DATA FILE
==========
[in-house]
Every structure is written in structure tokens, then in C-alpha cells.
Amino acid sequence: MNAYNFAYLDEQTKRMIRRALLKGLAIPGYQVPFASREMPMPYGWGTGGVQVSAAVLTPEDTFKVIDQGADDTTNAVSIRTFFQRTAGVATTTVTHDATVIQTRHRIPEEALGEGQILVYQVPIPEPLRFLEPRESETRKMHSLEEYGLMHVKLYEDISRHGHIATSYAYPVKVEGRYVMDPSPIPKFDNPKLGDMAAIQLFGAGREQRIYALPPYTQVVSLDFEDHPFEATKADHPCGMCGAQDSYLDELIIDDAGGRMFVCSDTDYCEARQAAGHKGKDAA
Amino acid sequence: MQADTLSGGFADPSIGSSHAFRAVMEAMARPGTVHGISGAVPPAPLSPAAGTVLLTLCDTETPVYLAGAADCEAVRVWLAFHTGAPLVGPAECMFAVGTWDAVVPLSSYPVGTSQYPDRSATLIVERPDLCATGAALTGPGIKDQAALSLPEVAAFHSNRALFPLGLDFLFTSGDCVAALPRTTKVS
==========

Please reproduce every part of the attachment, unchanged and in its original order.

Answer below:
[in-house]
Every structure is written in structure tokens, then in C-alpha cells.
Amino acid sequence: MNAYNFAYLDEQTKRMIRRALLKGLAIPGYQVPFASREMPMPYGWGTGGVQVSAAVLTPEDTFKVIDQGADDTTNAVSIRTFFQRTAGVATTTVTHDATVIQTRHRIPEEALGEGQILVYQVPIPEPLRFLEPRESETRKMHSLEEYGLMHVKLYEDISRHGHIATSYAYPVKVEGRYVMDPSPIPKFDNPKLGDMAAIQLFGAGREQRIYALPPYTQVVSLDFEDHPFEATKADHPCGMCGAQDSYLDELIIDDAGGRMFVCSDTDYCEARQAAGHKGKDAA
Amino acid sequence: MQADTLSGGFADPSIGSSHAFRAVMEAMARPGTVHGISGAVPPAPLSPAAGTVLLTLCDTETPVYLAGAADCEAVRVWLAFHTGAPLVGPAECMFAVGTWDAVVPLSSYPVGTSQYPDRSATLIVERPDLCATGAALTGPGIKDQAALSLPEVAAFHSNRALFPLGLDFLFTSGDCVAALPRTTKVS